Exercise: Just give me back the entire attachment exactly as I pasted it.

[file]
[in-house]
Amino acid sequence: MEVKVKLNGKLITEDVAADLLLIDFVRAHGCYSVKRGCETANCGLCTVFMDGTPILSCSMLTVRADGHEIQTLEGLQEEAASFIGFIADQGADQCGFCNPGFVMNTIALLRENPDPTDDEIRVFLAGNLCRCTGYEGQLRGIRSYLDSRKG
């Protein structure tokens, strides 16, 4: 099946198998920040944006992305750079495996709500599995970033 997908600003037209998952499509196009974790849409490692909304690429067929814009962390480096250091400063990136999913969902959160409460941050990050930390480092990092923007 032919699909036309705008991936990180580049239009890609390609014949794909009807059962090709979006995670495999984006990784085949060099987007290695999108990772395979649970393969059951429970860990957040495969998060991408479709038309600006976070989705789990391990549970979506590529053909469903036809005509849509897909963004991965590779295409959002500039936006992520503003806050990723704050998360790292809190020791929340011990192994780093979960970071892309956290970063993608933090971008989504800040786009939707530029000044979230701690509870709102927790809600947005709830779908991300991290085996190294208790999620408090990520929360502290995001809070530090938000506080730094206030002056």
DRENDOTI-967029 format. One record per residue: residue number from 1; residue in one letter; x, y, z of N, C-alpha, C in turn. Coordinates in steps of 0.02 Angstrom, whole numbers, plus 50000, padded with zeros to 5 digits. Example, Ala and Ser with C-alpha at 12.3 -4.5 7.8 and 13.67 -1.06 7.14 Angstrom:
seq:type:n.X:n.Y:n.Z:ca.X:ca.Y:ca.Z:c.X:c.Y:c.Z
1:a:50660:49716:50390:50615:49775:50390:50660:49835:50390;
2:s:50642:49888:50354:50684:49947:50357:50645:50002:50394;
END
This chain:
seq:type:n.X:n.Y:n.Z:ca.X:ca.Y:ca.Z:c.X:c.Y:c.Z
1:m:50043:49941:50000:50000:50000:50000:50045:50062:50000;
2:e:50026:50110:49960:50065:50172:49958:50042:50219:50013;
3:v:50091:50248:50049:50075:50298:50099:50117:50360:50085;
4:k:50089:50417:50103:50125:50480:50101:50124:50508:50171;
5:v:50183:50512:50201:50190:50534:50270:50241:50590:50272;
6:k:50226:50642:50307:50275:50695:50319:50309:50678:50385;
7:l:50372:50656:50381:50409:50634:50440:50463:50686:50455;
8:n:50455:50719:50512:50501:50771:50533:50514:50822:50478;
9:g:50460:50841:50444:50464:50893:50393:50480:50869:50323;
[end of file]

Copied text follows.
[in-house]
Amino acid sequence: MEVKVKLNGKLITEDVAADLLLIDFVRAHGCYSVKRGCETANCGLCTVFMDGTPILSCSMLTVRADGHEIQTLEGLQEEAASFIGFIADQGADQCGFCNPGFVMNTIALLRENPDPTDDEIRVFLAGNLCRCTGYEGQLRGIRSYLDSRKG
């Protein structure tokens, strides 16, 4: 099946198998920040944006992305750079495996709500599995970033 997908600003037209998952499509196009974790849409490692909304690429067929814009962390480096250091400063990136999913969902959160409460941050990050930390480092990092923007 032919699909036309705008991936990180580049239009890609390609014949794909009807059962090709979006995670495999984006990784085949060099987007290695999108990772395979649970393969059951429970860990957040495969998060991408479709038309600006976070989705789990391990549970979506590529053909469903036809005509849509897909963004991965590779295409959002500039936006992520503003806050990723704050998360790292809190020791929340011990192994780093979960970071892309956290970063993608933090971008989504800040786009939707530029000044979230701690509870709102927790809600947005709830779908991300991290085996190294208790999620408090990520929360502290995001809070530090938000506080730094206030002056």
DRENDOTI-967029 format. One record per residue: residue number from 1; residue in one letter; x, y, z of N, C-alpha, C in turn. Coordinates in steps of 0.02 Angstrom, whole numbers, plus 50000, padded with zeros to 5 digits. Example, Ala and Ser with C-alpha at 12.3 -4.5 7.8 and 13.67 -1.06 7.14 Angstrom:
seq:type:n.X:n.Y:n.Z:ca.X:ca.Y:ca.Z:c.X:c.Y:c.Z
1:a:50660:49716:50390:50615:49775:50390:50660:49835:50390;
2:s:50642:49888:50354:50684:49947:50357:50645:50002:50394;
END
This chain:
seq:type:n.X:n.Y:n.Z:ca.X:ca.Y:ca.Z:c.X:c.Y:c.Z
1:m:50043:49941:50000:50000:50000:50000:50045:50062:50000;
2:e:50026:50110:49960:50065:50172:49958:50042:50219:50013;
3:v:50091:50248:50049:50075:50298:50099:50117:50360:50085;
4:k:50089:50417:50103:50125:50480:50101:50124:50508:50171;
5:v:50183:50512:50201:50190:50534:50270:50241:50590:50272;
6:k:50226:50642:50307:50275:50695:50319:50309:50678:50385;
7:l:50372:50656:50381:50409:50634:50440:50463:50686:50455;
8:n:50455:50719:50512:50501:50771:50533:50514:50822:50478;
9:g:50460:50841:50444:50464:50893:50393:50480:50869:50323;